Although pharmacological treatments for OCD are effective, they are not superior to the standard psychological intervention, exposure and ritual prevention (ERP). ERP is at least as effective in the short term, free from side effects and associated with greater long-term gains than current drug regimens (Greist 1998b; Marks 1997; see further, Chapter 15). As will be discussed, drug treatment, when effective, is generally continued indefinitely, as relapse is the norm on discontinuation. It is, however, more rapidly accessed, cheaper (at least initially) and generally more convenient for the patient than pursuing ERP, which involves challenging exposure tasks. One should therefore resist the temptation to prematurely medicate patients presenting for the first time unless they have a particular preference for drug treatment, object to ERP or where ERP is unavailable. Cases of significant co-morbid depression are an exception and are probably best treated with medication initially (Marks, 1997). Although there is some evidence of additional benefit from combining pharmacological treatment and ERP in uncomplicated cases (Greist, 1998b, O'Connor et al., 1999), medication should ideally be reserved for patients inadequately responsive to psychological treatment alone.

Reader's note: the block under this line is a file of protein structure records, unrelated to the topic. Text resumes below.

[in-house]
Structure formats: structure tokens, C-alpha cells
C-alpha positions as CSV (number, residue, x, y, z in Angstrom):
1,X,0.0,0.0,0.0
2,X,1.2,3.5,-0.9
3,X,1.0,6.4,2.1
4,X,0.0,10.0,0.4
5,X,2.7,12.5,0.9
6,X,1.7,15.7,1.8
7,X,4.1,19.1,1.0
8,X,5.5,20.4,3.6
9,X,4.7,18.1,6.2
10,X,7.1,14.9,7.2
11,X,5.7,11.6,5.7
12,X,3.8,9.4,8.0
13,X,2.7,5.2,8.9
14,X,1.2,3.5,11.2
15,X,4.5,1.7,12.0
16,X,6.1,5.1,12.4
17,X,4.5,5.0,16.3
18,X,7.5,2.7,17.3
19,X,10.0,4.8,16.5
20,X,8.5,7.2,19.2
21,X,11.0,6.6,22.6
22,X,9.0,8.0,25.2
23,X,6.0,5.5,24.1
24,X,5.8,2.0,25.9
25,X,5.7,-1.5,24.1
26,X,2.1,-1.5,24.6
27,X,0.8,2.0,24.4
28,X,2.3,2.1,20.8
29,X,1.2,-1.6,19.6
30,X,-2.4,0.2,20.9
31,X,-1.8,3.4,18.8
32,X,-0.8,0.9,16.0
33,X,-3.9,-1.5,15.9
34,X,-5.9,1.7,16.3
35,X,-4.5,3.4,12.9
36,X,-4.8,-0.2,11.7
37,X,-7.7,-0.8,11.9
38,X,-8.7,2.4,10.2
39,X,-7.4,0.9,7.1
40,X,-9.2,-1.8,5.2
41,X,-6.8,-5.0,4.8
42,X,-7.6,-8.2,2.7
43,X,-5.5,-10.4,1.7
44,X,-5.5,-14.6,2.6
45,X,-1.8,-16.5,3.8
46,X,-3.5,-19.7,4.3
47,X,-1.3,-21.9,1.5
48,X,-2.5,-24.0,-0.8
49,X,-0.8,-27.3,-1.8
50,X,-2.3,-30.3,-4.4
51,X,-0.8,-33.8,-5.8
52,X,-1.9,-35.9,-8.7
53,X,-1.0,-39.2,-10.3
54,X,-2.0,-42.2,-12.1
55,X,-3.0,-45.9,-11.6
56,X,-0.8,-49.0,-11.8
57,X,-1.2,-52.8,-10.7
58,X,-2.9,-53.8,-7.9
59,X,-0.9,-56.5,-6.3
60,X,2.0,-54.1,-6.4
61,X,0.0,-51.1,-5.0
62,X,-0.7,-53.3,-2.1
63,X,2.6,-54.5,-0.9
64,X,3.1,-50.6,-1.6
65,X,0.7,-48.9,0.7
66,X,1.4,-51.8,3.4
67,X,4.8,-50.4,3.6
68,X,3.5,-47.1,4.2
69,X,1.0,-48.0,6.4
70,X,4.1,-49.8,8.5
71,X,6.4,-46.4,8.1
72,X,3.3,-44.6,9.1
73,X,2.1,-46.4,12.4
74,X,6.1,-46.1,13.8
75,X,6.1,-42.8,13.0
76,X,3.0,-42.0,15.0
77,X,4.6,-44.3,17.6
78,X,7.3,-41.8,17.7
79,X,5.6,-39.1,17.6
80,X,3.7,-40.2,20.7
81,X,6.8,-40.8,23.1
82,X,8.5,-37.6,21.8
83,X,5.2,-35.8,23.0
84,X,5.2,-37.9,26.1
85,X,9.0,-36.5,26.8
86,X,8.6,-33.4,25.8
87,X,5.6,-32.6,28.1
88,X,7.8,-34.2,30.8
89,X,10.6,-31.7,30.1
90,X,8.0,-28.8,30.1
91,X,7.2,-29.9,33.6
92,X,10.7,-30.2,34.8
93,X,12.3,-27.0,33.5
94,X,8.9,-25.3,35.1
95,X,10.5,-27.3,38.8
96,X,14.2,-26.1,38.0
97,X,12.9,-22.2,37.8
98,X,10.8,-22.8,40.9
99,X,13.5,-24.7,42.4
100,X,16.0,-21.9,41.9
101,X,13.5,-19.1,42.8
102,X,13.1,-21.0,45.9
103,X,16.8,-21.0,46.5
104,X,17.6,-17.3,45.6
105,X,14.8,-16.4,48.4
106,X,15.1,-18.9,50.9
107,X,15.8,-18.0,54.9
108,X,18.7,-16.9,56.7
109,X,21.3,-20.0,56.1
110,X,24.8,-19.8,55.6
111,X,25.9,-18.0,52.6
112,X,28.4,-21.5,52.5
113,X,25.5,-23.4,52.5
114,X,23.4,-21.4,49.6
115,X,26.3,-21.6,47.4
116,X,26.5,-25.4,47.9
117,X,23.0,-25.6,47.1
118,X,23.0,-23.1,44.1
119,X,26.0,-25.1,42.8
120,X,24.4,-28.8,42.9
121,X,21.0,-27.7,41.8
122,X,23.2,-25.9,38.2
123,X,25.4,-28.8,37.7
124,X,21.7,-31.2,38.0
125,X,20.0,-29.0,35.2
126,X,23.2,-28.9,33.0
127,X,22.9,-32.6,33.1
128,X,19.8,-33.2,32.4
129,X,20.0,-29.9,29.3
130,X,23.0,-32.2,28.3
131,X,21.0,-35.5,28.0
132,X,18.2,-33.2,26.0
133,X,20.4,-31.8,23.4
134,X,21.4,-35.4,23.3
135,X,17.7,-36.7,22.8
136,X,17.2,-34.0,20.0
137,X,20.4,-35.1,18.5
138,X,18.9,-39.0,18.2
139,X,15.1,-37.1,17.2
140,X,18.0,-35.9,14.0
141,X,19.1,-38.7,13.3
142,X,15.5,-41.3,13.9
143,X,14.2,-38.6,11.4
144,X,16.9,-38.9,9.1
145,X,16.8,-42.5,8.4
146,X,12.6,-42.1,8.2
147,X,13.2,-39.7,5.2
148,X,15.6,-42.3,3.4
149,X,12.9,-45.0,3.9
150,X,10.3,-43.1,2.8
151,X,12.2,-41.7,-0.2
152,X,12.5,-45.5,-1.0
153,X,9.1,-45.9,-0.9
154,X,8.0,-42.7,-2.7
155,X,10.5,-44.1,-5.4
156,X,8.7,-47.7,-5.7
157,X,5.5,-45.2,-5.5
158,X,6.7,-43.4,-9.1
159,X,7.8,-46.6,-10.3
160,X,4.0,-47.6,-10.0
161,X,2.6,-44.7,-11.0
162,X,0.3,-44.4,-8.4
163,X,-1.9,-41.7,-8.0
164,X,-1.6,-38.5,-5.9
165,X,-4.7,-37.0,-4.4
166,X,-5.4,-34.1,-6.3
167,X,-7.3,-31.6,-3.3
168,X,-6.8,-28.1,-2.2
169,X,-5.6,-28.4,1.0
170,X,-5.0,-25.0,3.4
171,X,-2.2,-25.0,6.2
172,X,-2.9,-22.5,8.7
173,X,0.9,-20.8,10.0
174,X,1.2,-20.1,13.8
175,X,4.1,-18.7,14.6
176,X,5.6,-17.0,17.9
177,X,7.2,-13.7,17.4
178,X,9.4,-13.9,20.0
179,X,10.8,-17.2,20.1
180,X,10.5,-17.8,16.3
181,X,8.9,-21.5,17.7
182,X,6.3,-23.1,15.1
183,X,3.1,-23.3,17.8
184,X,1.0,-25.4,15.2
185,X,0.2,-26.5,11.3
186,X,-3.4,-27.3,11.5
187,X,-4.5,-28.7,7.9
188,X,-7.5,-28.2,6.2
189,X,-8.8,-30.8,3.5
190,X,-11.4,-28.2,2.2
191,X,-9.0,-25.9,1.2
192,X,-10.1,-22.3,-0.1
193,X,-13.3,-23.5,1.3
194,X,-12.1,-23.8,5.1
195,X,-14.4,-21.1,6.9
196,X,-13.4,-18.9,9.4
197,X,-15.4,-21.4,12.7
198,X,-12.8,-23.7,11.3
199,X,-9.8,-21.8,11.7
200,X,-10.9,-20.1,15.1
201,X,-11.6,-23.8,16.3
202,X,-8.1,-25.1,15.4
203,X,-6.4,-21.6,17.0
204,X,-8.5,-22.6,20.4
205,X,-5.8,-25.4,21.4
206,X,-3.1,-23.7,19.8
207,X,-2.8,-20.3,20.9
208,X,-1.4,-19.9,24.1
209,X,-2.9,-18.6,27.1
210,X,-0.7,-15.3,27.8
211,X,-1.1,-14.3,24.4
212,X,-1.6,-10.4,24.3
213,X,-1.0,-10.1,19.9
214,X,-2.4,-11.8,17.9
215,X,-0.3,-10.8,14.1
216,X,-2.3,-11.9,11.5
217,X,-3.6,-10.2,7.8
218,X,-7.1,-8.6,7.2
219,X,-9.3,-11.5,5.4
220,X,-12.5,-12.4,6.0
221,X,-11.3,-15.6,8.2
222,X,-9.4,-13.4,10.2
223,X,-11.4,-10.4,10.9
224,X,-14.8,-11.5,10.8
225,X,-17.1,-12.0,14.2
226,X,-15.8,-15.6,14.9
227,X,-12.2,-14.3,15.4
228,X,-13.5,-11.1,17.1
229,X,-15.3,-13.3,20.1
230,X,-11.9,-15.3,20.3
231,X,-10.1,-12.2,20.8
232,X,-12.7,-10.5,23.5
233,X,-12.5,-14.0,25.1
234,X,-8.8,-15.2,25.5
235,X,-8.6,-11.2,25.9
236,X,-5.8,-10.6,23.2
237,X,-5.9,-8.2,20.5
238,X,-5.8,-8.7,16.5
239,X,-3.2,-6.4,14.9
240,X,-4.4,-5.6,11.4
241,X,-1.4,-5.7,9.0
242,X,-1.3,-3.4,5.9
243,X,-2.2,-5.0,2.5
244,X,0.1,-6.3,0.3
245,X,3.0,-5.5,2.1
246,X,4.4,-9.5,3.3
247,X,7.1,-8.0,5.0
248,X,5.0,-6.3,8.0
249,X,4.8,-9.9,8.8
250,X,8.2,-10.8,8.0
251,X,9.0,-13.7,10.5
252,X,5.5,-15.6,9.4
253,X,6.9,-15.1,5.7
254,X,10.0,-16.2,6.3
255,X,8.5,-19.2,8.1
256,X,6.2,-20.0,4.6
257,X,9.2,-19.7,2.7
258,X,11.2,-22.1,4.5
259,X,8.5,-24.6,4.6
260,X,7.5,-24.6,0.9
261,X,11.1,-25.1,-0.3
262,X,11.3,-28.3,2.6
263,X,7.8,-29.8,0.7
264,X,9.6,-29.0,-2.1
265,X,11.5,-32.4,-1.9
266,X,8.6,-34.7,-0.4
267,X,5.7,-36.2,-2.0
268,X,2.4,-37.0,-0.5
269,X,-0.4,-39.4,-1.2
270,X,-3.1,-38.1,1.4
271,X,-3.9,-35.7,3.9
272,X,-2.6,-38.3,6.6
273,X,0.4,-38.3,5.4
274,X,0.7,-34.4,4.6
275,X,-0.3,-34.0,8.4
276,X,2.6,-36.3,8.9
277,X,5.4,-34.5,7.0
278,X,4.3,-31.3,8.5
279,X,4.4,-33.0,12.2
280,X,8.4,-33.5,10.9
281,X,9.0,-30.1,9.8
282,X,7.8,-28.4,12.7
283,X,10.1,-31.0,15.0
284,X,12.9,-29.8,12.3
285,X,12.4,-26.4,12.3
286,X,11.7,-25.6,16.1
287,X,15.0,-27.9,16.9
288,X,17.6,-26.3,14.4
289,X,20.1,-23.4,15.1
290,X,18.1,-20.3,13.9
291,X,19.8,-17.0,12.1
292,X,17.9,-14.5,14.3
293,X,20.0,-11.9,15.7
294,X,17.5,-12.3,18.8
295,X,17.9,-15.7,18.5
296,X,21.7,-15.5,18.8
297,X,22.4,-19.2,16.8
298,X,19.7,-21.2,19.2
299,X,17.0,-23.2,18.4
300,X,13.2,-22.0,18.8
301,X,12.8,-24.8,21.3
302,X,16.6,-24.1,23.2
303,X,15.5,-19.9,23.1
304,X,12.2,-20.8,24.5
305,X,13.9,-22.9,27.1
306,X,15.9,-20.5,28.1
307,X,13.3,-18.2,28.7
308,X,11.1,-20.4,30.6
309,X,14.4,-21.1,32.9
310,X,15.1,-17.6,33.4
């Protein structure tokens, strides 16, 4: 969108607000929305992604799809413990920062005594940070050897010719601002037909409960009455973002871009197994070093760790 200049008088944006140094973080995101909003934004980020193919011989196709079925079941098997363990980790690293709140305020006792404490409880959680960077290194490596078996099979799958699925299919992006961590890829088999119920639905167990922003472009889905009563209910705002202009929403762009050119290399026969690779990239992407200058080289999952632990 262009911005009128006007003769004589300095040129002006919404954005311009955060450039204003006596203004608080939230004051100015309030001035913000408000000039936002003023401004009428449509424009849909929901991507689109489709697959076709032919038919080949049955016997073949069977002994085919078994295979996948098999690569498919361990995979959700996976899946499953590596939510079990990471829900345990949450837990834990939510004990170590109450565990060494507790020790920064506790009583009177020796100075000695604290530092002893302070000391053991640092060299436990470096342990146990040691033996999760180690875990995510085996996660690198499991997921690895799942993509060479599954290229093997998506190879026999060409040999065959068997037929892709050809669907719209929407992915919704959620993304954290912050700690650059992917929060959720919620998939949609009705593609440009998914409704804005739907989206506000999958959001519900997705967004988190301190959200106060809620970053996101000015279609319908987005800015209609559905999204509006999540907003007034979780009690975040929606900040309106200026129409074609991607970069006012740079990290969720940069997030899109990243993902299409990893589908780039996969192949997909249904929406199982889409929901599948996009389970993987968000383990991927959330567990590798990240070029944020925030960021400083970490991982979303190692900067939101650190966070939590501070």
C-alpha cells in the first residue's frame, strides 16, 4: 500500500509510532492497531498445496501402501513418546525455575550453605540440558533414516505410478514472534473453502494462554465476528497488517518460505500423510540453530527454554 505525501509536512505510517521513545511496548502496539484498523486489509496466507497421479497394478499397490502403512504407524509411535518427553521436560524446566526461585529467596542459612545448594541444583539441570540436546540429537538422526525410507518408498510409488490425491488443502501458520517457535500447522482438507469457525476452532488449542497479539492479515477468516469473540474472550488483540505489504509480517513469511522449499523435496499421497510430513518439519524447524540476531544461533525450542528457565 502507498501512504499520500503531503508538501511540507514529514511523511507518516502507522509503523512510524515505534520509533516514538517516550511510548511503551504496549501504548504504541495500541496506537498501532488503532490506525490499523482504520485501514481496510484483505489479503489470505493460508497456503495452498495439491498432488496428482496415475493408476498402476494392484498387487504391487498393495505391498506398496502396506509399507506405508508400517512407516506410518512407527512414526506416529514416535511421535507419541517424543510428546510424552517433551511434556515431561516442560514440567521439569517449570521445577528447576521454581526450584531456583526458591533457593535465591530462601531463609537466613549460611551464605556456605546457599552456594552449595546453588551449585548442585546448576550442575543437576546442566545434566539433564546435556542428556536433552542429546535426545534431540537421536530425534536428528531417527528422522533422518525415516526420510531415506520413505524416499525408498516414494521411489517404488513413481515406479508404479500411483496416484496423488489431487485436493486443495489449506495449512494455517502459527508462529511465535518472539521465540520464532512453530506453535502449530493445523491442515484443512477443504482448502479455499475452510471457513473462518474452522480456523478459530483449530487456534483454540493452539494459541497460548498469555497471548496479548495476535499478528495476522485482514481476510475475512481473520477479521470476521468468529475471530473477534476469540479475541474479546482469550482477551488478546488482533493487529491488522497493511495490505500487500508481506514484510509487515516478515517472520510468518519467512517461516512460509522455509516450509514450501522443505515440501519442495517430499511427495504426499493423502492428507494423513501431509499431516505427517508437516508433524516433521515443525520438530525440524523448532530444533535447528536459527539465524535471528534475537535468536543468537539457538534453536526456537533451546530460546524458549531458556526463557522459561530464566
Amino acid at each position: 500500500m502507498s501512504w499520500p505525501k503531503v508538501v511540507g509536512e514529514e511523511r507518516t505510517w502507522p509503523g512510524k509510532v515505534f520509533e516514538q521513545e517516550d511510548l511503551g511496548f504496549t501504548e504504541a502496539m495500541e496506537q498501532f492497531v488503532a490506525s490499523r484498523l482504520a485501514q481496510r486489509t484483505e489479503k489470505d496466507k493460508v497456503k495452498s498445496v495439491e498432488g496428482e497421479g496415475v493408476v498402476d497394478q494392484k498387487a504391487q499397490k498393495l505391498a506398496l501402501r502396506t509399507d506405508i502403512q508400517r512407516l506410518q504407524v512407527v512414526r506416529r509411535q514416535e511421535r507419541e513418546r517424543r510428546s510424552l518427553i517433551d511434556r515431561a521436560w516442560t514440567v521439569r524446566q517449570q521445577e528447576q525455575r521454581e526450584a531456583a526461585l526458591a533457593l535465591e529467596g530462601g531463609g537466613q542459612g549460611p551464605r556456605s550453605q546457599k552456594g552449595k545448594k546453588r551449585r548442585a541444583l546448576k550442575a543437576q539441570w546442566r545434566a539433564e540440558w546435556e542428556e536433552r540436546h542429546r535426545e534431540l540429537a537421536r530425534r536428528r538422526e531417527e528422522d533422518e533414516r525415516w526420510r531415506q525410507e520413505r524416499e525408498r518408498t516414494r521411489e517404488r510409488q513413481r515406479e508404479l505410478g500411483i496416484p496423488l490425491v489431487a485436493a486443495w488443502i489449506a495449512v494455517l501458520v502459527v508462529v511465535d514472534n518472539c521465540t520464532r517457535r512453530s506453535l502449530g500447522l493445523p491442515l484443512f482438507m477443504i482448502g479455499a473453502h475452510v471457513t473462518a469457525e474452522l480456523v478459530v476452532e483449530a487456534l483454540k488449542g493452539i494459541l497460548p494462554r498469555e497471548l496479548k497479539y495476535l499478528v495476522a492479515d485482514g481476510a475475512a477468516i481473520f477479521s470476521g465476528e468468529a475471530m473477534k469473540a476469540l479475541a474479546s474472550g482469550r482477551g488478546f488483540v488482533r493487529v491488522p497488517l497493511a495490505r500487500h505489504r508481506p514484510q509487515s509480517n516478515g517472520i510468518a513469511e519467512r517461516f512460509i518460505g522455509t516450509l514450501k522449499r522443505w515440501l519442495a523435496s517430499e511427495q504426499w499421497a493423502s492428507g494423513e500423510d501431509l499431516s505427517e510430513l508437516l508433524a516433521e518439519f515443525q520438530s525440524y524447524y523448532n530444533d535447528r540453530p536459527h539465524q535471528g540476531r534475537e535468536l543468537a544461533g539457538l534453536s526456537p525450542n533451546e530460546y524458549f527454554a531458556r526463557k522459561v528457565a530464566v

As early as 1959, evidence was emerging of the anti-obsessional potential of drugs that enhance the availability of the neurotransmitter serotonin
Obsessive-Compulsive Disorder: Theory, Research and Treatment.
Edited by Ross G. Menzies and Padmal de Silva. © 2003 John Wiley & Sons, Ltd.